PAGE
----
# How to safely and efficiently convert subset of bam to fastq?

### Question

How can I extract reads from a bam file (produced by bwa-mem) to fastq given a list of reference sequences to filter out?

### Potential difficulties

• maintaining FR orientation of pair end reads (in bam all the sequences are reference sequences)
• keeping R1 and R2 reads
• keeping quality scores in the same encoding as original fastq (default illumina phred scores in my case)
• bam can be (ana usually is) sorted by coordinates

### Almost there solutions

1. Sujai's perl solution in blobology does exact opposite - getting reads from list of references (so I could just reverse the list). The disadvantage is that the script outputs an interleaved fq file; requires unique names of mates, otherwise R1/R2 information is lost.

2. samtools + grep them all from fastq files

create a list of read names that do not map to filtered scaffolds. (cut will extract just read names, uniq will collapse pair end read names if they are the same). Then grep read names from fastq files and remove -- separator between hits

samtools view foo.bam | grep -vf list_of_scaffols_filter \
| cut -f 1 | uniq > list_of_reads_to_keep

grep -A 3 -f list_of_reads_to_keep foo_R1.fq | grep -v "^--$" > foo_R1_filtered_bash.fq grep -A 3 -f list_of_reads_to_keep foo_R2.fq | grep -v "^--$" > foo_R1_filtered_bash.fq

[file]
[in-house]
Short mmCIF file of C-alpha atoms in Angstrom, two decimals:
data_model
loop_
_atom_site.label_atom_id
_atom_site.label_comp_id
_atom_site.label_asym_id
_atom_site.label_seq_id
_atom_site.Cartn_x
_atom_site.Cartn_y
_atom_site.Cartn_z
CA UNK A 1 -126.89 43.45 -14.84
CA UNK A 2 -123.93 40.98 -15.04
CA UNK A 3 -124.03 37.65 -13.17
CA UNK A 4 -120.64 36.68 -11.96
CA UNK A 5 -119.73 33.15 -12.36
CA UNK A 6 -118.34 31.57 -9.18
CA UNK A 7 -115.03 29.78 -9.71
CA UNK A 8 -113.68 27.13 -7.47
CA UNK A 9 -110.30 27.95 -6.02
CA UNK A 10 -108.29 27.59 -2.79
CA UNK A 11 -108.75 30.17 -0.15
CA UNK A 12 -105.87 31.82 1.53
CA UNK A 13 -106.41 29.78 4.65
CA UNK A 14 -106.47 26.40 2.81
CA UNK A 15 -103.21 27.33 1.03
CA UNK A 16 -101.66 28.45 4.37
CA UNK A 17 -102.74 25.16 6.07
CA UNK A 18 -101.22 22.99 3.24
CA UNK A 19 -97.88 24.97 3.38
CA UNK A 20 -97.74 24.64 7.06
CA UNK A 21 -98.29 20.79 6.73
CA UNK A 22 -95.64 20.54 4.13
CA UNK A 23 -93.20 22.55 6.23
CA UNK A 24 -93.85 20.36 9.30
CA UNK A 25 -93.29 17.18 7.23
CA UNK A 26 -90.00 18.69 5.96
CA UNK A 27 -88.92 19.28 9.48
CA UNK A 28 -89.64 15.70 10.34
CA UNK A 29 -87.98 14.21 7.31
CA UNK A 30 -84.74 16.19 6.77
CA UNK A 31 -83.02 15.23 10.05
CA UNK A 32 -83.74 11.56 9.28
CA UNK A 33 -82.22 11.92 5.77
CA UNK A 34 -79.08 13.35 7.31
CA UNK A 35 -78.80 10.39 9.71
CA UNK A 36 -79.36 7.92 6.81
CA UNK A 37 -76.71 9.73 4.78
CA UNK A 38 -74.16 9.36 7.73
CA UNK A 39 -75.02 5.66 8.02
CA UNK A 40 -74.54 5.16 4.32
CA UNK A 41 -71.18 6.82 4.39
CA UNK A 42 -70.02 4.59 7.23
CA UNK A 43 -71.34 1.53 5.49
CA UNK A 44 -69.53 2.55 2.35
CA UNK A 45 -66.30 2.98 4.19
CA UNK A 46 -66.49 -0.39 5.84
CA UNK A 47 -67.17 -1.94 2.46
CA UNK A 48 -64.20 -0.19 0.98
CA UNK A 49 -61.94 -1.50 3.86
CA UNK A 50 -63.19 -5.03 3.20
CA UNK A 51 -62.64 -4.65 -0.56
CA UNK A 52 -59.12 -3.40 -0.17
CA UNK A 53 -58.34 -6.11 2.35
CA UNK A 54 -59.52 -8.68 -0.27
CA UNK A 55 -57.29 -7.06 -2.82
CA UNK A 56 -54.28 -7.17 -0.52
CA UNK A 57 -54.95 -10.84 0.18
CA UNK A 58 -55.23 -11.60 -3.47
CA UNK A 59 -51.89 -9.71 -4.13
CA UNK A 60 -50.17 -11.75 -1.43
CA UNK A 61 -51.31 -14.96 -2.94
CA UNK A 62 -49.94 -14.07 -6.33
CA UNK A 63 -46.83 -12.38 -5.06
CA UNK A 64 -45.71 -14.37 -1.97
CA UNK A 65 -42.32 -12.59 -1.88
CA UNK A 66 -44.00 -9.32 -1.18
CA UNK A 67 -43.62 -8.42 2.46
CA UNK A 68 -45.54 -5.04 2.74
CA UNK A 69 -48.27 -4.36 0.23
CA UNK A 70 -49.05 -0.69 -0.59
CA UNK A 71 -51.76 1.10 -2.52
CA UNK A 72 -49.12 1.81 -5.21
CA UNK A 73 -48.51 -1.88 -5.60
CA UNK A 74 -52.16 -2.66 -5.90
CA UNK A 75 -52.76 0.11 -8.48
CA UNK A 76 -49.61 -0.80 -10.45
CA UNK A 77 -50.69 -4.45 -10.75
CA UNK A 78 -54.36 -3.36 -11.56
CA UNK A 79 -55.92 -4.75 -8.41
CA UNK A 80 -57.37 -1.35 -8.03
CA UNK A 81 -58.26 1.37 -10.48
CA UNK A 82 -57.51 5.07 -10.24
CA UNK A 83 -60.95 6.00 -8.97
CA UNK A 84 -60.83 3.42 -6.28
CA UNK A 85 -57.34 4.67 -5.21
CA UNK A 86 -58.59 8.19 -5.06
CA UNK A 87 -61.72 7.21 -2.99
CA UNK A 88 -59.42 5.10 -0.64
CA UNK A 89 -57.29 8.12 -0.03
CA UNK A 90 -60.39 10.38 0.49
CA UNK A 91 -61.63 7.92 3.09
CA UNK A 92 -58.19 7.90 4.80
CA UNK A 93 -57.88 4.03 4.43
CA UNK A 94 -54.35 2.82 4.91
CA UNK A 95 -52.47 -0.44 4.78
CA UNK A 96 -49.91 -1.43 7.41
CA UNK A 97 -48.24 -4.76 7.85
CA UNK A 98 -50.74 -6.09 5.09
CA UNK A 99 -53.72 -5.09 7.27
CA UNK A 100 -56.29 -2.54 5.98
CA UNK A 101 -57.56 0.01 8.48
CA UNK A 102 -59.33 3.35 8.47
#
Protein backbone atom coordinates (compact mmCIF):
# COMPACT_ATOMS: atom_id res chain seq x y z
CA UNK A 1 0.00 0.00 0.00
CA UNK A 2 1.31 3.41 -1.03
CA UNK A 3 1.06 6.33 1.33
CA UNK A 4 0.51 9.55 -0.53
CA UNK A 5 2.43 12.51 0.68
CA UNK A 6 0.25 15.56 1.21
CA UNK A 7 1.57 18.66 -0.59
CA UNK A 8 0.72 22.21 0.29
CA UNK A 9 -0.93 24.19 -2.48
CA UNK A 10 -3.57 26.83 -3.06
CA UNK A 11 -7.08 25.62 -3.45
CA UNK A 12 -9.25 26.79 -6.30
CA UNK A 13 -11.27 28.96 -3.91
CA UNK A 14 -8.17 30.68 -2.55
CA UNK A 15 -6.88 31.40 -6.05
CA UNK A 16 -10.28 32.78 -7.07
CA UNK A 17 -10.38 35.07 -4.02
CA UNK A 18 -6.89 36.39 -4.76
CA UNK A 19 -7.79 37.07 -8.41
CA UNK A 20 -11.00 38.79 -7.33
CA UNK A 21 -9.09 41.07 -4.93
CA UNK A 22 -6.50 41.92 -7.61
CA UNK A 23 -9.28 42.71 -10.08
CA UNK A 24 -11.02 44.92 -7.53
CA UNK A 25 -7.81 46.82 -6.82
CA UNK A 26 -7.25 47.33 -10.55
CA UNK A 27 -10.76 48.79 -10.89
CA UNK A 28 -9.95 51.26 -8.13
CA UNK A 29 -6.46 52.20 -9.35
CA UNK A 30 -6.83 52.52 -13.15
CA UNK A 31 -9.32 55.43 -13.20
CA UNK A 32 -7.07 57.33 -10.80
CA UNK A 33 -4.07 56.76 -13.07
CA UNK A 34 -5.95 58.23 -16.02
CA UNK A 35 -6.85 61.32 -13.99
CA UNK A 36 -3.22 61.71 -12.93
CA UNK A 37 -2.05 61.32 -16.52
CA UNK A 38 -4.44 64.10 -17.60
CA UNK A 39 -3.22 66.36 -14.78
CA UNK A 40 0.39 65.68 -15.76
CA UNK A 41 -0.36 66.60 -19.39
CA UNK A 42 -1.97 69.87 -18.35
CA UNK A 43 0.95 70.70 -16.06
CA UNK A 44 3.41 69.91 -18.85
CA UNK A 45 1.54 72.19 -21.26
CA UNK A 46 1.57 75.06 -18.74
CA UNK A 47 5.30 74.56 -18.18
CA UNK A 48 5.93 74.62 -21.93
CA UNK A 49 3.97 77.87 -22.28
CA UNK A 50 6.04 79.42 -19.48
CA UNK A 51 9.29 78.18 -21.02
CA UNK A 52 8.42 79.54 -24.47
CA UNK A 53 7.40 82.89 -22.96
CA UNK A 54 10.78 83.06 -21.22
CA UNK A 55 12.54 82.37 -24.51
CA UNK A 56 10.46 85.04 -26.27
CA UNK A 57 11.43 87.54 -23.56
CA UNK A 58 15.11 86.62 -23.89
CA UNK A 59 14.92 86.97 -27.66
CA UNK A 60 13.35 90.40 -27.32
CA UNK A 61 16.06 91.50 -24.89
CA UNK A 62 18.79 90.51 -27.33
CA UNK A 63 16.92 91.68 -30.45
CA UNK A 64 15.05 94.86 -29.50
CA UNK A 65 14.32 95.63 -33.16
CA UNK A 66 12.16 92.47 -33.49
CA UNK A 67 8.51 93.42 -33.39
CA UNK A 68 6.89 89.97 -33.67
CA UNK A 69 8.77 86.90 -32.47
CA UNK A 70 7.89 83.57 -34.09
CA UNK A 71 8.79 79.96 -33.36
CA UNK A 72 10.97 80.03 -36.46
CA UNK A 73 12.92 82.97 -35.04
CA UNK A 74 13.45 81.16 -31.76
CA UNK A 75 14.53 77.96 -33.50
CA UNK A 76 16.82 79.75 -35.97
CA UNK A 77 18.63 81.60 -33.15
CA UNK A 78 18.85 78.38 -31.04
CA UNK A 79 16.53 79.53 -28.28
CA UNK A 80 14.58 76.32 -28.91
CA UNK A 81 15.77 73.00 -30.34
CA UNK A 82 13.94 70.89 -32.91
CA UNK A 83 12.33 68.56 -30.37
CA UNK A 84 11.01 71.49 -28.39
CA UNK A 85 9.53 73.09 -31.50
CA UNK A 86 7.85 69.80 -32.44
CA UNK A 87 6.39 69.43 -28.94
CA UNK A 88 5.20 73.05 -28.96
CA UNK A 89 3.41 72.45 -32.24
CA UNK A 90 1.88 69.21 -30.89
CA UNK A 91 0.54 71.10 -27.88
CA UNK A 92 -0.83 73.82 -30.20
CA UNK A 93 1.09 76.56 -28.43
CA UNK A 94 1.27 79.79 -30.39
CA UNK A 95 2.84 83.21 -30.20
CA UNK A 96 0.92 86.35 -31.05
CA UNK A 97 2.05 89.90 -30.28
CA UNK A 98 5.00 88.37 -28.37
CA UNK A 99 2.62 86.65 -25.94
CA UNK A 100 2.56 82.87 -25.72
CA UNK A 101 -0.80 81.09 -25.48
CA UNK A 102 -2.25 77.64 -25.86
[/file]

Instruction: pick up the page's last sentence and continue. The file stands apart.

1. filter bam & picard tools

Or I could do just the filtering part and use Picard-tools (Picard.SamToFastq), but as usual I am avoiding java as much as I can. I guess

samtools view foo.bam | grep -vf list_of_scaffols_filter \
| java -jar picard.jar SamToFastq INPUT=/dev/stdin \
FASTQ=foo_R1_filtered_bash.fq SECOND_END_FASTQ=foo_R2_filtered_bash.fq


The first solution does not really work for me since I do not want to rename all the reads in bam file and I want to keep the R1/R2 information (since R1 and R2 have different error profiles). Both solutions 2 and 3 I find bit clumsy and I am not sure if they are general, I might get some unexpected behaviour if one of reads is mapped second is not... They both relay on the same filtering step.

I was wondering about some pysam solution. I guess it will be much slower, but at least it will be much clearer and perhaps more general. Something like in Convert Bam File To Fasta File - there is pysam solution for fasta (not fastq), almost there...

### Story

I have very fragmented reference genome. Some of scaffolds them are too small to works with, and some of them are contaminants (identified using blobtools). I want to separate reads that are mapping to different groups to separate contaminants, short scaffolds and scaffold that will be used for downstream analysis. The reason is that if we remap all the reads to filtered reference (0.7 - 0.8 of original genome), the most of them (0.95 - 0.99) will still find a place where they map, therefore there is 0.2 - 0.3 of misplaced reads that will obviously have to affect downstream analysis, like variant calling.

This filtering idea is based logic that if the filtered duplicated genomic region will contain some small differences, they will attract their reads (and if I filter them I will improve variant calling) and if they will be exactly same, they will get reads assigned at random, so there is no harm in doing that.